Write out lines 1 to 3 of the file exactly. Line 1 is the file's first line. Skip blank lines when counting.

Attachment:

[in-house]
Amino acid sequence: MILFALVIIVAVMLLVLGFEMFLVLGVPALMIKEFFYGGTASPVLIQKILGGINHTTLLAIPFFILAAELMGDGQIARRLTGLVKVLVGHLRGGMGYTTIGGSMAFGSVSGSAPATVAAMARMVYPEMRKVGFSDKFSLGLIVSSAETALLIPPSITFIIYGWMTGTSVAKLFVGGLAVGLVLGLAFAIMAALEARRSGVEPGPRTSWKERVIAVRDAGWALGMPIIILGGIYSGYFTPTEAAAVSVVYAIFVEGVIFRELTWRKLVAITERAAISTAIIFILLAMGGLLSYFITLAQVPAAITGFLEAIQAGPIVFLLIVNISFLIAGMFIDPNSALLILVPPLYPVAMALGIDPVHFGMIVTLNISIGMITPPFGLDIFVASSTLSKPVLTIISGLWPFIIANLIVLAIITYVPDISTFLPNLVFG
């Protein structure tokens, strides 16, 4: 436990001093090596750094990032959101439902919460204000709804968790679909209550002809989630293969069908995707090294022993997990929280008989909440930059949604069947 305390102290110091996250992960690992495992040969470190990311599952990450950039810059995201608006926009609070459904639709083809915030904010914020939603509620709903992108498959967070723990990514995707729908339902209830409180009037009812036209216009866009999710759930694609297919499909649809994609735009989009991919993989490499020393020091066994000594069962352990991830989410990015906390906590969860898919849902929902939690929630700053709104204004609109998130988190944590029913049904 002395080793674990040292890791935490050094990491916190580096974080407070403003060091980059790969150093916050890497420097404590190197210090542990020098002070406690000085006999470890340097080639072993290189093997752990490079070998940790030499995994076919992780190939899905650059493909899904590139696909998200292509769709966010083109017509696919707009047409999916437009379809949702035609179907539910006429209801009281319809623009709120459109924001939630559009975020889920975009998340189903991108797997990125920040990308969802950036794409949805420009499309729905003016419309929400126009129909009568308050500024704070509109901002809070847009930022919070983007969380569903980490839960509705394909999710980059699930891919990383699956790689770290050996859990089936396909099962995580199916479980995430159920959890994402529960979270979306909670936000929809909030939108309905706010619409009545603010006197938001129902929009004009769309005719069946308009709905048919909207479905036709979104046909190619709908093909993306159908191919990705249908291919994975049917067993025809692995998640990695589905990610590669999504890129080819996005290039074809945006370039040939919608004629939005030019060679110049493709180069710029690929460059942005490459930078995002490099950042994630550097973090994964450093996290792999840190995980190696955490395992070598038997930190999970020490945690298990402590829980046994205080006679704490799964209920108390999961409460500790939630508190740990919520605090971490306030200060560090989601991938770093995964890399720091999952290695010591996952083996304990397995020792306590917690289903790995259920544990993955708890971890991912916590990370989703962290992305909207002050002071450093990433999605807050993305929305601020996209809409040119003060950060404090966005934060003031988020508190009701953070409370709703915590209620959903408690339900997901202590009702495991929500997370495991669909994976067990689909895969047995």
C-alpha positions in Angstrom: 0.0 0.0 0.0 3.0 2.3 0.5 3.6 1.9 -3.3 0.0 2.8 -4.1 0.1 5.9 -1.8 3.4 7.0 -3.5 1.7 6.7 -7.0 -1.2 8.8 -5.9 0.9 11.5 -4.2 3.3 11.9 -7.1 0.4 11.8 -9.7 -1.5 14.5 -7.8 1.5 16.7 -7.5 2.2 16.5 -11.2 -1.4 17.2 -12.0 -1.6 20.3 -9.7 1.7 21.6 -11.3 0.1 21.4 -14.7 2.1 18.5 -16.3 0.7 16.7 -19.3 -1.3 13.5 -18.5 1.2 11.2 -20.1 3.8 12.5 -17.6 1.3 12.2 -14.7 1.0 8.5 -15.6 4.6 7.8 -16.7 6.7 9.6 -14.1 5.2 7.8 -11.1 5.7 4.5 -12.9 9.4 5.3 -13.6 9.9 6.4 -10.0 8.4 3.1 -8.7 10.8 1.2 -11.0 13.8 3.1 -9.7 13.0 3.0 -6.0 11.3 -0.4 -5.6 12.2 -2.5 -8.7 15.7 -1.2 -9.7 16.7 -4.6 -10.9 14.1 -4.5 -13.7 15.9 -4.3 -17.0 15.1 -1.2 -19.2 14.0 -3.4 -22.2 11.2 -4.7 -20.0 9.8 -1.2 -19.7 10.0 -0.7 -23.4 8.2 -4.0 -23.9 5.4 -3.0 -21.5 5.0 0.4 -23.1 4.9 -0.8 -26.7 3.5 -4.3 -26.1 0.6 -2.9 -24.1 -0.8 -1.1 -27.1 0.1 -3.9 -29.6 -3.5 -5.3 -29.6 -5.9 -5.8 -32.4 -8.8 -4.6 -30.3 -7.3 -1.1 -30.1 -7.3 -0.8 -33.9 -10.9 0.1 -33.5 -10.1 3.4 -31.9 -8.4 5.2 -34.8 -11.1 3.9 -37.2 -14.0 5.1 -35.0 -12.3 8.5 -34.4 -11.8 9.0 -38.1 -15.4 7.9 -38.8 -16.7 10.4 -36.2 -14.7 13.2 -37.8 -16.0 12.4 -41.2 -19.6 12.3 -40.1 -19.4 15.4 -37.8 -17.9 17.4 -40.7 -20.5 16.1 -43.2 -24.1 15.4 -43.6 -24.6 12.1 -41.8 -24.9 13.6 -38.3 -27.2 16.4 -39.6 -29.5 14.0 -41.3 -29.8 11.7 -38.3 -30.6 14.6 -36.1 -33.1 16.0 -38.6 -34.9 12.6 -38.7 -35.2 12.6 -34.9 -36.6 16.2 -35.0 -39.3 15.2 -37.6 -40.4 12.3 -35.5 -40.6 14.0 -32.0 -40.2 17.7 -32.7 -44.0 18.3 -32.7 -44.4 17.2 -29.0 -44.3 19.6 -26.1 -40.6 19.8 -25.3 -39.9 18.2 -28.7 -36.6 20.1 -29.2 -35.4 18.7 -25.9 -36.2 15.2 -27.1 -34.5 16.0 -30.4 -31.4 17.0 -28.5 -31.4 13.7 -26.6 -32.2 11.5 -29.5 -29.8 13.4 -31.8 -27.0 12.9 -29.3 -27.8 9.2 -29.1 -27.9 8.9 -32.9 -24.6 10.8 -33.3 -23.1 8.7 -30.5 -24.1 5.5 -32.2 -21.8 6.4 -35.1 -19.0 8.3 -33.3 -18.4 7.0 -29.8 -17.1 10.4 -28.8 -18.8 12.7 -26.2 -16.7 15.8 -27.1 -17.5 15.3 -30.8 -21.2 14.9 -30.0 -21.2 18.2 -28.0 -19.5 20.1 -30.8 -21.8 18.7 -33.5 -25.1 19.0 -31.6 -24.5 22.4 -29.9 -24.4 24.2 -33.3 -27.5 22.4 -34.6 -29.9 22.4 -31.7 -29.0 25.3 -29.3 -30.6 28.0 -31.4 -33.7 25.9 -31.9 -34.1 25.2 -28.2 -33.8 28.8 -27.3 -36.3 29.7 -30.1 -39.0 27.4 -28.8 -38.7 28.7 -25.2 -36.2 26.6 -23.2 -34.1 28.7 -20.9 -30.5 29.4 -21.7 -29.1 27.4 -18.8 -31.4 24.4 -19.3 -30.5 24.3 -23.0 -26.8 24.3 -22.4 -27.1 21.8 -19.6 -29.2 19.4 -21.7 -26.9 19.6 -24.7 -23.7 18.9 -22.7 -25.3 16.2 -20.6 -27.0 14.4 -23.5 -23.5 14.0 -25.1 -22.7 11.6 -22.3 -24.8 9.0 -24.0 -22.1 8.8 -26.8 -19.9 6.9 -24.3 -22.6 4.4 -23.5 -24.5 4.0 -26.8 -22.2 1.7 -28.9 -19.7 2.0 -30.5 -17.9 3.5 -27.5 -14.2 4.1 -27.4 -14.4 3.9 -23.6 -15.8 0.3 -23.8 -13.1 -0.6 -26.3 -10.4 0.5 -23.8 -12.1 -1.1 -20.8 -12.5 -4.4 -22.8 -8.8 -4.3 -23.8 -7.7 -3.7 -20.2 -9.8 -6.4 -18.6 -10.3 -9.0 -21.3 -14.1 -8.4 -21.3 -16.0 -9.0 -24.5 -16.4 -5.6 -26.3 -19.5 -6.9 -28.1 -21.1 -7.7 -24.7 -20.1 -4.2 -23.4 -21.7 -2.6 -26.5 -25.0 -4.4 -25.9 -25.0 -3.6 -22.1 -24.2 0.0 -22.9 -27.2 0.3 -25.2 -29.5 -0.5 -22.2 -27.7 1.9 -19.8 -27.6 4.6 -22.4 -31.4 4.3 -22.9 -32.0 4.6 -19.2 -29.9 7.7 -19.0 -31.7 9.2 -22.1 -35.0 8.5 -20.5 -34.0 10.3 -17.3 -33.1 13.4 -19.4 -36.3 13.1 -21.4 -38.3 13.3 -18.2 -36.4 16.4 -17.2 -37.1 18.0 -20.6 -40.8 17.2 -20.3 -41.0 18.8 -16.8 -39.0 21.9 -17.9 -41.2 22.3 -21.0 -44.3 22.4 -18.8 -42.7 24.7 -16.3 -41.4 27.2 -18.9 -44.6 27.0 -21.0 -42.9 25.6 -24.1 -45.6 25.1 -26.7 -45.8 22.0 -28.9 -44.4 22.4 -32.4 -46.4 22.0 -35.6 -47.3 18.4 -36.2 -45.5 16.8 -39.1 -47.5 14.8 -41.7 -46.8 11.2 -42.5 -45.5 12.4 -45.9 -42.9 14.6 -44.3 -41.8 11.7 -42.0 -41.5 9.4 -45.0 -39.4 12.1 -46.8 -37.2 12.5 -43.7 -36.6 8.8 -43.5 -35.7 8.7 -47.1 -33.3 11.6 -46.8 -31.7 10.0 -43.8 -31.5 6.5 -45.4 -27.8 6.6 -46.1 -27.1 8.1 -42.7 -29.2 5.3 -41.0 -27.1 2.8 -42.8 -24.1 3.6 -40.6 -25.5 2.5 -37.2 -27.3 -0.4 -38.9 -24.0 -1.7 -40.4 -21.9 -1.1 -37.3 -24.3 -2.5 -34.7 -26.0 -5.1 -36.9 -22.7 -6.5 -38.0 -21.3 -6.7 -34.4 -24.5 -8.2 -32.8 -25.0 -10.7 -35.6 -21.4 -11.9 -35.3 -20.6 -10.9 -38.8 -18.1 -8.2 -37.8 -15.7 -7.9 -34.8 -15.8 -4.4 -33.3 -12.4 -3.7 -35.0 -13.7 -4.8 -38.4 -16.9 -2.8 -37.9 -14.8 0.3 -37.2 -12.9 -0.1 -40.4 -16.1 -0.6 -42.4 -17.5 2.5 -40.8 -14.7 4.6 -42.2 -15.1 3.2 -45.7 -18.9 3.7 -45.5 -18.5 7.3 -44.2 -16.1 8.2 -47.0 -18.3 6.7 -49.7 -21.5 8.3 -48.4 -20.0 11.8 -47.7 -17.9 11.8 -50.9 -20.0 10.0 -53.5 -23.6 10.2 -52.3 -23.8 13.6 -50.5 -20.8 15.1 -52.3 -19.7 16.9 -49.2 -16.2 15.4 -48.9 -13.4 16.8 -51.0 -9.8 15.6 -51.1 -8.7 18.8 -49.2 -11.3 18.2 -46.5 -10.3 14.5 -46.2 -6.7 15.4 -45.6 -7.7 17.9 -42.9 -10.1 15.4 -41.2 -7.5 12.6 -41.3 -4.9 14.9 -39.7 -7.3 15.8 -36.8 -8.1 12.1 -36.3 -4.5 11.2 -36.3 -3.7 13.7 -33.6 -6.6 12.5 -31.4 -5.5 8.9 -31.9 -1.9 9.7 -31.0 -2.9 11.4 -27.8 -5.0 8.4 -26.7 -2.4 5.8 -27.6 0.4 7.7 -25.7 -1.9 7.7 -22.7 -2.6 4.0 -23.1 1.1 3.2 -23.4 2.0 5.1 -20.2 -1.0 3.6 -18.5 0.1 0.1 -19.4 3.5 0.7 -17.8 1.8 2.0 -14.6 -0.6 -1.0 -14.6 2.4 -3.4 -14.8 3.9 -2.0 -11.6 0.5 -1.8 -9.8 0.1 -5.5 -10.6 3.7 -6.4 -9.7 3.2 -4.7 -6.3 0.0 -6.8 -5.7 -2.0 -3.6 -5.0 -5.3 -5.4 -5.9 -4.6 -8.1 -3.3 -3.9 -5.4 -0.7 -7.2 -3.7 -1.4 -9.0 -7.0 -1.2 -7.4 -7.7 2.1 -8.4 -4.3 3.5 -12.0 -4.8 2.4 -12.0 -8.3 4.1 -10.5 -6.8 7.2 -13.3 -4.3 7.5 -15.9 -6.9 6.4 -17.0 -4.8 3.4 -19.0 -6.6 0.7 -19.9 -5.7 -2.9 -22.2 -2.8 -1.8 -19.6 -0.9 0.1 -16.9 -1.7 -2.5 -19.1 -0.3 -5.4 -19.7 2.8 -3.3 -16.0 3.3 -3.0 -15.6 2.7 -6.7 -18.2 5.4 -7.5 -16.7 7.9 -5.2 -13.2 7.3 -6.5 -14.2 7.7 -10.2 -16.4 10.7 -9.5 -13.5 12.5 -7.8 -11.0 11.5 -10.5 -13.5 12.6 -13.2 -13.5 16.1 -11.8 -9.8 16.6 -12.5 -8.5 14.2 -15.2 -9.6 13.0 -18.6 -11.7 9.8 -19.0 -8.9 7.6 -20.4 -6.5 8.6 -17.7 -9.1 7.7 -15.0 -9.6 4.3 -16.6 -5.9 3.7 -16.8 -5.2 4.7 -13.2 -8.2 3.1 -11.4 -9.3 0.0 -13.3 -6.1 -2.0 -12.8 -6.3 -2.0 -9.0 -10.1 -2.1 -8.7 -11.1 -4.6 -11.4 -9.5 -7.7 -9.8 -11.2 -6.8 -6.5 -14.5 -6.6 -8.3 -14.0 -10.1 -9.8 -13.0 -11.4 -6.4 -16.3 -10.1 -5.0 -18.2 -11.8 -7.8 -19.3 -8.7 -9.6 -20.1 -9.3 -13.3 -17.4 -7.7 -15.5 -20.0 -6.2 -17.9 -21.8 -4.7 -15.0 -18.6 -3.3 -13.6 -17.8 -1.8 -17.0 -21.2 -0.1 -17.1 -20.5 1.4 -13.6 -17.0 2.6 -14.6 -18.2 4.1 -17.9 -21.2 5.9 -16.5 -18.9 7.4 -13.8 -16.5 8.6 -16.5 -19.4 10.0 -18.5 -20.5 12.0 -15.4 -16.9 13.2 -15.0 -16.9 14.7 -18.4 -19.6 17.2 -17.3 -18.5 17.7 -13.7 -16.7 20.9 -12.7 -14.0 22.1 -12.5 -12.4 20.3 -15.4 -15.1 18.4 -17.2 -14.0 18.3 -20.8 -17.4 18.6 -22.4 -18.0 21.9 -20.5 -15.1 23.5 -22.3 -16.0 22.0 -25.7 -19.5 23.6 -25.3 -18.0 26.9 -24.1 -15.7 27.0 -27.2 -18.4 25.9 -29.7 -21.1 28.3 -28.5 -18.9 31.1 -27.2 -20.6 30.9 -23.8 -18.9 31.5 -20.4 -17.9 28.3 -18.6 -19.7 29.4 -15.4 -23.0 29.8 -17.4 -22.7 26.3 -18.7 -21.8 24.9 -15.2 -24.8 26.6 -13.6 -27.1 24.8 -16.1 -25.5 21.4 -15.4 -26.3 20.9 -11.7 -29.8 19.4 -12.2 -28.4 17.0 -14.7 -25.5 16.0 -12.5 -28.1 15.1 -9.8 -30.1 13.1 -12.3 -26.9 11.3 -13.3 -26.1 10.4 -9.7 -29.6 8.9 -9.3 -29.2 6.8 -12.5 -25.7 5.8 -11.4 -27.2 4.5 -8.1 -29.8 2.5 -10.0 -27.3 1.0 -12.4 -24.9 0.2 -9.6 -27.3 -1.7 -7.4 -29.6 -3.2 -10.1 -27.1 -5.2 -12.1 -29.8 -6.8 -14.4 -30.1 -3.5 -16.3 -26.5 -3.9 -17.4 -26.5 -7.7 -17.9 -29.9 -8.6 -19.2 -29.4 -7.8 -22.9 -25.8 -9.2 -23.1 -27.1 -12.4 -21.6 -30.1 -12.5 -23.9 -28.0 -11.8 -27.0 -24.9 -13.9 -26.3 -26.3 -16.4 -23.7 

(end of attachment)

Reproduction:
[in-house]
Amino acid sequence: MILFALVIIVAVMLLVLGFEMFLVLGVPALMIKEFFYGGTASPVLIQKILGGINHTTLLAIPFFILAAELMGDGQIARRLTGLVKVLVGHLRGGMGYTTIGGSMAFGSVSGSAPATVAAMARMVYPEMRKVGFSDKFSLGLIVSSAETALLIPPSITFIIYGWMTGTSVAKLFVGGLAVGLVLGLAFAIMAALEARRSGVEPGPRTSWKERVIAVRDAGWALGMPIIILGGIYSGYFTPTEAAAVSVVYAIFVEGVIFRELTWRKLVAITERAAISTAIIFILLAMGGLLSYFITLAQVPAAITGFLEAIQAGPIVFLLIVNISFLIAGMFIDPNSALLILVPPLYPVAMALGIDPVHFGMIVTLNISIGMITPPFGLDIFVASSTLSKPVLTIISGLWPFIIANLIVLAIITYVPDISTFLPNLVFG
């Protein structure tokens, strides 16, 4: 436990001093090596750094990032959101439902919460204000709804968790679909209550002809989630293969069908995707090294022993997990929280008989909440930059949604069947 305390102290110091996250992960690992495992040969470190990311599952990450950039810059995201608006926009609070459904639709083809915030904010914020939603509620709903992108498959967070723990990514995707729908339902209830409180009037009812036209216009866009999710759930694609297919499909649809994609735009989009991919993989490499020393020091066994000594069962352990991830989410990015906390906590969860898919849902929902939690929630700053709104204004609109998130988190944590029913049904 002395080793674990040292890791935490050094990491916190580096974080407070403003060091980059790969150093916050890497420097404590190197210090542990020098002070406690000085006999470890340097080639072993290189093997752990490079070998940790030499995994076919992780190939899905650059493909899904590139696909998200292509769709966010083109017509696919707009047409999916437009379809949702035609179907539910006429209801009281319809623009709120459109924001939630559009975020889920975009998340189903991108797997990125920040990308969802950036794409949805420009499309729905003016419309929400126009129909009568308050500024704070509109901002809070847009930022919070983007969380569903980490839960509705394909999710980059699930891919990383699956790689770290050996859990089936396909099962995580199916479980995430159920959890994402529960979270979306909670936000929809909030939108309905706010619409009545603010006197938001129902929009004009769309005719069946308009709905048919909207479905036709979104046909190619709908093909993306159908191919990705249908291919994975049917067993025809692995998640990695589905990610590669999504890129080819996005290039074809945006370039040939919608004629939005030019060679110049493709180069710029690929460059942005490459930078995002490099950042994630550097973090994964450093996290792999840190995980190696955490395992070598038997930190999970020490945690298990402590829980046994205080006679704490799964209920108390999961409460500790939630508190740990919520605090971490306030200060560090989601991938770093995964890399720091999952290695010591996952083996304990397995020792306590917690289903790995259920544990993955708890971890991912916590990370989703962290992305909207002050002071450093990433999605807050993305929305601020996209809409040119003060950060404090966005934060003031988020508190009701953070409370709703915590209620959903408690339900997901202590009702495991929500997370495991669909994976067990689909895969047995």